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Kofi Amoabeng: BoG warned my lending method was too risky

The co-founder of the erstwhile UT Bank says he was cautioned by the BoG that his early lending method was not sustainable in the long term

Captain (rtd) Prince Kofi Amoabeng, the co-founder of the erstwhile UT Bank, has told Asaase Radio that the Bank of Ghana warned him the bank’s early method of lending was risky, well before the bank collapsed.

Speaking with Kwaku Nhyira-Addo on The Asaase Breakfast Show (ABS) on Tuesday (14 December), Amoabeng said he started out lending without collateral because he had wanted to operate a trust regime.

“… When I started, you know, the name was Unique Trust. My naive idea was that I was going to lend based on trust, not collateral.

“So the first few loans that I did, if I interviewed you, went to your business, had proof of everything, and I felt that you were genuine, then I give you the money. I didn’t ask for collateral.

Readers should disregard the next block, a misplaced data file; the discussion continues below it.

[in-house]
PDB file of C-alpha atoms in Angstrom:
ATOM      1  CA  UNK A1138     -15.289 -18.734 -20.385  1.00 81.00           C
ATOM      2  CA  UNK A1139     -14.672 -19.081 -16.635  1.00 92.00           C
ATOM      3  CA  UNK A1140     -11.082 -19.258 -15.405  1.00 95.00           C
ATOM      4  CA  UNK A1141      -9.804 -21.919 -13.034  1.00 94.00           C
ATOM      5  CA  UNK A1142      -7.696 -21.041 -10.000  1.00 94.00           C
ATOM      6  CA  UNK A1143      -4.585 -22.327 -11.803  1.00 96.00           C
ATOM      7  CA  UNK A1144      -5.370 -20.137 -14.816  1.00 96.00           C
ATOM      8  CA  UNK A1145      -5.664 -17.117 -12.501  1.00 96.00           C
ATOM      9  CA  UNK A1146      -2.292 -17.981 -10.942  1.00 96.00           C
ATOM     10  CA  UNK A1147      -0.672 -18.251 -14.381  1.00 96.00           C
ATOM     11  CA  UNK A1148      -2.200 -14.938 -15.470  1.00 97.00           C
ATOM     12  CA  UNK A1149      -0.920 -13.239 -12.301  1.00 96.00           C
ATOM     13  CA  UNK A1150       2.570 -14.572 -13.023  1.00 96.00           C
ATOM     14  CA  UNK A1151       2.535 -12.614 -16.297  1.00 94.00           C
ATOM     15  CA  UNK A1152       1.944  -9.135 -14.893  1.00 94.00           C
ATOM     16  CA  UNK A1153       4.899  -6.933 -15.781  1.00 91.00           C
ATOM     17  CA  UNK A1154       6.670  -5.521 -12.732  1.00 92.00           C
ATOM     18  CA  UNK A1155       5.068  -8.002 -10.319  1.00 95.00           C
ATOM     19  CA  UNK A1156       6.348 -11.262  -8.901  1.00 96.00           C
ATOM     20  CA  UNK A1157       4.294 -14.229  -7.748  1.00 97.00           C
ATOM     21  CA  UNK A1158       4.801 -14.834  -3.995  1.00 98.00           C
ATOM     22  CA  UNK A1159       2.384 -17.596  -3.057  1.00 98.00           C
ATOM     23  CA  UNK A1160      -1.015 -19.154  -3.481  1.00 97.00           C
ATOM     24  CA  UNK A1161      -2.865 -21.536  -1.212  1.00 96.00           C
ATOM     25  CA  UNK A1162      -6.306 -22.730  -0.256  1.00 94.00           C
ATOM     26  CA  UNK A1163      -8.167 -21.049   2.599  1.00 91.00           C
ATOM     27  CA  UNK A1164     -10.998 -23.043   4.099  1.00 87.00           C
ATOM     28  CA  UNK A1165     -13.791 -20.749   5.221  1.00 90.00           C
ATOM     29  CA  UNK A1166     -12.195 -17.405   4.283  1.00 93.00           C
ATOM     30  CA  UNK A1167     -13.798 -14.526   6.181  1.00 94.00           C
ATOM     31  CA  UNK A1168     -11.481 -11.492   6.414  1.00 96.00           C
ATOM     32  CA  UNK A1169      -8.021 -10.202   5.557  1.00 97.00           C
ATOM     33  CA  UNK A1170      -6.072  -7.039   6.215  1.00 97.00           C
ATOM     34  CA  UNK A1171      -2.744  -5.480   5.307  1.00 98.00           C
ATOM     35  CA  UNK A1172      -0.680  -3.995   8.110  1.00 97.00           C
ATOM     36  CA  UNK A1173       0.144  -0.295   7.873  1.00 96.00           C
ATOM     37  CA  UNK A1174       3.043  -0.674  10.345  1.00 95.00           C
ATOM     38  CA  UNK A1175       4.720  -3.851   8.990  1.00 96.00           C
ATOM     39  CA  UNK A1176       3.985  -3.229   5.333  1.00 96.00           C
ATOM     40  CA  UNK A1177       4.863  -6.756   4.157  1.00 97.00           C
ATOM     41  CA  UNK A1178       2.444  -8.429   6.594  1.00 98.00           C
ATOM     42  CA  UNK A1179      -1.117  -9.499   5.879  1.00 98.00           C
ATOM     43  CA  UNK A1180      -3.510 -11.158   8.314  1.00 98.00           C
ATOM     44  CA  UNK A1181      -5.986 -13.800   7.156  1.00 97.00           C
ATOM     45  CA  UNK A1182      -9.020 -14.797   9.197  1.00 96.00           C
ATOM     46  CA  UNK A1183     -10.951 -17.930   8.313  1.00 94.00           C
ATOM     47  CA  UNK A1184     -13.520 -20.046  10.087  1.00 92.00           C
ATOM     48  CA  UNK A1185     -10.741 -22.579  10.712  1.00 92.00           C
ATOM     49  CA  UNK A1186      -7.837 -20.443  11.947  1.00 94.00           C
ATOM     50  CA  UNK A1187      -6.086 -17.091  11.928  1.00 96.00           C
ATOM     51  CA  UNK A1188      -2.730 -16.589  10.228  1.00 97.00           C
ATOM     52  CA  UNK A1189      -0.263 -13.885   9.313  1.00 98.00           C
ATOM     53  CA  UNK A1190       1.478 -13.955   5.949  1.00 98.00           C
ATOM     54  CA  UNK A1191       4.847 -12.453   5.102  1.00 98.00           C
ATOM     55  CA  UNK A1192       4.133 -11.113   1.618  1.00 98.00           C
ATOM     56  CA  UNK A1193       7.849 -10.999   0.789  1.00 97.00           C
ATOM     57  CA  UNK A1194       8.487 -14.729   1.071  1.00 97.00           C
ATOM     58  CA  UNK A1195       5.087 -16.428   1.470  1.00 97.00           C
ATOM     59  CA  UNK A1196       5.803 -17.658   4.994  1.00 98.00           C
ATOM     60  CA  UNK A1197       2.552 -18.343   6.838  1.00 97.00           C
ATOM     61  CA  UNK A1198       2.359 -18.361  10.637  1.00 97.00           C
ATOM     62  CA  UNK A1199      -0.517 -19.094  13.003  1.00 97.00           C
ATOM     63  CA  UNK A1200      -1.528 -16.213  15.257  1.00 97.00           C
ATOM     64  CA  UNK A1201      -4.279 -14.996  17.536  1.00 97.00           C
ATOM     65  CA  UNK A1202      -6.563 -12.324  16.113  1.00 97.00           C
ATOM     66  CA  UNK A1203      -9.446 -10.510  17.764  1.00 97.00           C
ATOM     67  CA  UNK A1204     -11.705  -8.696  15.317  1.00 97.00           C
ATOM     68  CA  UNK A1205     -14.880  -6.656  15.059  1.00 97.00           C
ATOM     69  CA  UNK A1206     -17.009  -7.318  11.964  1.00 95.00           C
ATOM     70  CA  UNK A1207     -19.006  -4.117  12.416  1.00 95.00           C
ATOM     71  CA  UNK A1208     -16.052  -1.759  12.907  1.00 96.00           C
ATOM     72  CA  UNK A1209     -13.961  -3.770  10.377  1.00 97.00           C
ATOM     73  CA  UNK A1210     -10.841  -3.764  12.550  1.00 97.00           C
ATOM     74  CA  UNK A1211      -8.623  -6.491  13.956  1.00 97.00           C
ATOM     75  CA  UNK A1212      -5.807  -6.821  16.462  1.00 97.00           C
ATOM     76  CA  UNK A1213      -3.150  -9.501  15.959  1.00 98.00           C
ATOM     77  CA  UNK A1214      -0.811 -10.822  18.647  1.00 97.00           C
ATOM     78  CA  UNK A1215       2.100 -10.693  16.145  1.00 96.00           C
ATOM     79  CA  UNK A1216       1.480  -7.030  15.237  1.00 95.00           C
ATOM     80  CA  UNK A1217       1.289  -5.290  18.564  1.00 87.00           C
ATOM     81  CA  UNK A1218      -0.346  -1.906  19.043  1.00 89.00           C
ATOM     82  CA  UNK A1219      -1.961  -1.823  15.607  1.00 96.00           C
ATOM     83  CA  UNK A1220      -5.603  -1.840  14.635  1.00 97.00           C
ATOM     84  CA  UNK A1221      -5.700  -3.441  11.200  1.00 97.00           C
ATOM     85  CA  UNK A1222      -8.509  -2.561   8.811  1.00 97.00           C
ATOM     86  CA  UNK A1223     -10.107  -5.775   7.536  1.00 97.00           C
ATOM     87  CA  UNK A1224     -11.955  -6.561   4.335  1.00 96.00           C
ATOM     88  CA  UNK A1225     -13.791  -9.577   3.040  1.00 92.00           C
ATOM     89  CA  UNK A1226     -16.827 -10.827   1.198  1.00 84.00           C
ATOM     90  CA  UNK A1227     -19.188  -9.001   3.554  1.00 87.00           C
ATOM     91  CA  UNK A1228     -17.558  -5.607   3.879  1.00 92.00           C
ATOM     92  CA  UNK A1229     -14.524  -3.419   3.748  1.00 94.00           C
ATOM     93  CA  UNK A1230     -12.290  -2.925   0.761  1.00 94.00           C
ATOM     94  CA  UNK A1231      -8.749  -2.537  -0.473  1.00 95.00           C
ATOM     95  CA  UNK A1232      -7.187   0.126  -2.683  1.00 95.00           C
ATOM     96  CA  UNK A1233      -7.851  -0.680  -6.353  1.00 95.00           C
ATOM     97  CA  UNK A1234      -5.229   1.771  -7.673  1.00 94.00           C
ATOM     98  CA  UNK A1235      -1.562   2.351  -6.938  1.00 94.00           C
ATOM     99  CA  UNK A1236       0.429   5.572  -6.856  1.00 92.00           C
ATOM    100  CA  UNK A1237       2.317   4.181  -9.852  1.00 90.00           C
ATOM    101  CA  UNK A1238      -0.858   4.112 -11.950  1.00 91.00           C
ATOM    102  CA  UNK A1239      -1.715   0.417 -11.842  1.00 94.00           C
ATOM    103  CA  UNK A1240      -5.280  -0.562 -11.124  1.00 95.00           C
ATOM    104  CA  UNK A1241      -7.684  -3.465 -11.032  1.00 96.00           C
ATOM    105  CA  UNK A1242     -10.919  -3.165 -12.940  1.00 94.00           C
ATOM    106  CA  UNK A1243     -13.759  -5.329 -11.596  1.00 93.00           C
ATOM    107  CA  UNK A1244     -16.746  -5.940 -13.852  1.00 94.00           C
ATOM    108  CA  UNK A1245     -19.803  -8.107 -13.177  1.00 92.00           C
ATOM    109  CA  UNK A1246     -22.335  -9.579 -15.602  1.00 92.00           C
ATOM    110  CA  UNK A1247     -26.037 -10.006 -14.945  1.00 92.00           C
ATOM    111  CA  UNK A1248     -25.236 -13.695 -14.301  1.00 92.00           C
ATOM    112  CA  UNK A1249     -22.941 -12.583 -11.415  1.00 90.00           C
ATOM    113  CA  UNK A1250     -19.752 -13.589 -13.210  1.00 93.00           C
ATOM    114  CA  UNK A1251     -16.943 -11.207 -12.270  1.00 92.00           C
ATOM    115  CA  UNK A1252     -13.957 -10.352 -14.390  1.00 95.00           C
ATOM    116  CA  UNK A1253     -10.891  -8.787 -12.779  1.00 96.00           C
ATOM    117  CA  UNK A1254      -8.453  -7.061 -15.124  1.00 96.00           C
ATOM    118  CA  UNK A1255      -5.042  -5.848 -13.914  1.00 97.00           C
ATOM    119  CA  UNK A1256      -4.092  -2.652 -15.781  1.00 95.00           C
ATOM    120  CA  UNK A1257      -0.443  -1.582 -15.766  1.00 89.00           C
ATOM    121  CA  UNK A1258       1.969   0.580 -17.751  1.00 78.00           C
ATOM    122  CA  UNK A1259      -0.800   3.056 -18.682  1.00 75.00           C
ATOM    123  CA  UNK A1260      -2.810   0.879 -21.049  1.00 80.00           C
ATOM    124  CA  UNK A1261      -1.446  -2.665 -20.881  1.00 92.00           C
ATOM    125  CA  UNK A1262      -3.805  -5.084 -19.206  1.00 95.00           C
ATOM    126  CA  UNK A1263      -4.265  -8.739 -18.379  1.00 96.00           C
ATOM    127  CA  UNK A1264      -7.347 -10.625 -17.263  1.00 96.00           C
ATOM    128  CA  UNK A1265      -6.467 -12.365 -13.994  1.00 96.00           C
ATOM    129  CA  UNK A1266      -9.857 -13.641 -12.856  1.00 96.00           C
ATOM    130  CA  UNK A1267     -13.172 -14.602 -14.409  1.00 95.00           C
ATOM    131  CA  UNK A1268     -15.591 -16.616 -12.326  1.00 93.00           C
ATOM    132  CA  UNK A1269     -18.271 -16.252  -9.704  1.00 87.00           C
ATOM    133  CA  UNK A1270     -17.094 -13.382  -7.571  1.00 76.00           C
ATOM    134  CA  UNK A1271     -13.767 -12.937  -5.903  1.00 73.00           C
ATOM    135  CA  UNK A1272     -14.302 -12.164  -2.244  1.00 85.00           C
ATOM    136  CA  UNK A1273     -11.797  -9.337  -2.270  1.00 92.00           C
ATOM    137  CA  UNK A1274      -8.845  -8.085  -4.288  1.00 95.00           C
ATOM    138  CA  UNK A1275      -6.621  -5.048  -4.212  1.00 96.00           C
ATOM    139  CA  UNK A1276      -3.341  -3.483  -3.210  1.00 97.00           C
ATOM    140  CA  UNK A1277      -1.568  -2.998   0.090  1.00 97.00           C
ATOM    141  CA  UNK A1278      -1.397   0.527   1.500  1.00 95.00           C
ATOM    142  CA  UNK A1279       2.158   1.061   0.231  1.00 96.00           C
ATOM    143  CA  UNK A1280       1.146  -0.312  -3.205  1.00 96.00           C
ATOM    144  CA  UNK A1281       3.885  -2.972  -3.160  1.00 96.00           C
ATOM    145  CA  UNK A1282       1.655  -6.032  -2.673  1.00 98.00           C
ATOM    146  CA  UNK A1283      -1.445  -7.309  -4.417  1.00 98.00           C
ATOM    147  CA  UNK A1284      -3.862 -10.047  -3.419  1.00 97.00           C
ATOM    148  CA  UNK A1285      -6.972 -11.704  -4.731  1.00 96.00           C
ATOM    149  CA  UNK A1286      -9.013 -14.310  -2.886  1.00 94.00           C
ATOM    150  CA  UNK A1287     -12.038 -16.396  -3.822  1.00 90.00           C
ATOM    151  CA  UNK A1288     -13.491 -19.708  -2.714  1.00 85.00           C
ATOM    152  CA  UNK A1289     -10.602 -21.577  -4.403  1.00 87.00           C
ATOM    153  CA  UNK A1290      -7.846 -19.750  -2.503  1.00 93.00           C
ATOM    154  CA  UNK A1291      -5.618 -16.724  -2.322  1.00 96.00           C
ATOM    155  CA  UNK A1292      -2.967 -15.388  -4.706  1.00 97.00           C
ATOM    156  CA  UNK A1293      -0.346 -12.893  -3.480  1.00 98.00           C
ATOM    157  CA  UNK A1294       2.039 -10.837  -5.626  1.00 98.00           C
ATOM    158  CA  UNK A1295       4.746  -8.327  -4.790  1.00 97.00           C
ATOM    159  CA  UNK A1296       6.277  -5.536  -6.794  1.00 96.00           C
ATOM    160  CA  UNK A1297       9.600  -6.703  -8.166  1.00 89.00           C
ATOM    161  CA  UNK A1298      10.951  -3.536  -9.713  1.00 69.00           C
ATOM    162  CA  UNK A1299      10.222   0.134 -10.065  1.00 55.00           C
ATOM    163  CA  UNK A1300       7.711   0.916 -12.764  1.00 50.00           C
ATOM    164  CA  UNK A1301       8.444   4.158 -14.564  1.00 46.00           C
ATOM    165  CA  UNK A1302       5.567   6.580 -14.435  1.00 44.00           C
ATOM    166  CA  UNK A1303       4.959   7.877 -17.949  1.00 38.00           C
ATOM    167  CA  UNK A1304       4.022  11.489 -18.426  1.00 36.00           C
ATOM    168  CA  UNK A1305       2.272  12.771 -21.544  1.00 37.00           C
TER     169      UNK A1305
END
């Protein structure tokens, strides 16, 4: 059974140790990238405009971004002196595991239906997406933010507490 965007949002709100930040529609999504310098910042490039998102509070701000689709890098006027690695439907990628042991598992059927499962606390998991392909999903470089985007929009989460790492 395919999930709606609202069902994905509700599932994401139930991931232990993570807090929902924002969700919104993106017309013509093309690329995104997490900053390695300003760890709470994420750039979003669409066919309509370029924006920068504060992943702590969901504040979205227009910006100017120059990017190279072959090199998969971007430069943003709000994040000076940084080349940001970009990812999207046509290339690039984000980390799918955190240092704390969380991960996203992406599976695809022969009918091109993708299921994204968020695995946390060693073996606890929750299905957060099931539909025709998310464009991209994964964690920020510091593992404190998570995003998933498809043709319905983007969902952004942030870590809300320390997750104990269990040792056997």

“At some point when the Bank of Ghana [BoG] saw that there was a bit of turnover, they came around to inspect our books. They took about eight books and set them aside and said: ‘Amoabeng, your lending method [carries] too much risk, because it looks like you don’t go for collateral … When you have over a thousand clients, do you think you can go after all of them?’ ”

Watch the video below:

 

The co-founder of the defunct UT Bank told The Asaase Breakfast Show host he believes that small and medium-sized enterprises must be open to the idea of partnership, but must work to a clear business model and tread cautiously in ceding the entire business to investors.

Fred Dzakpata

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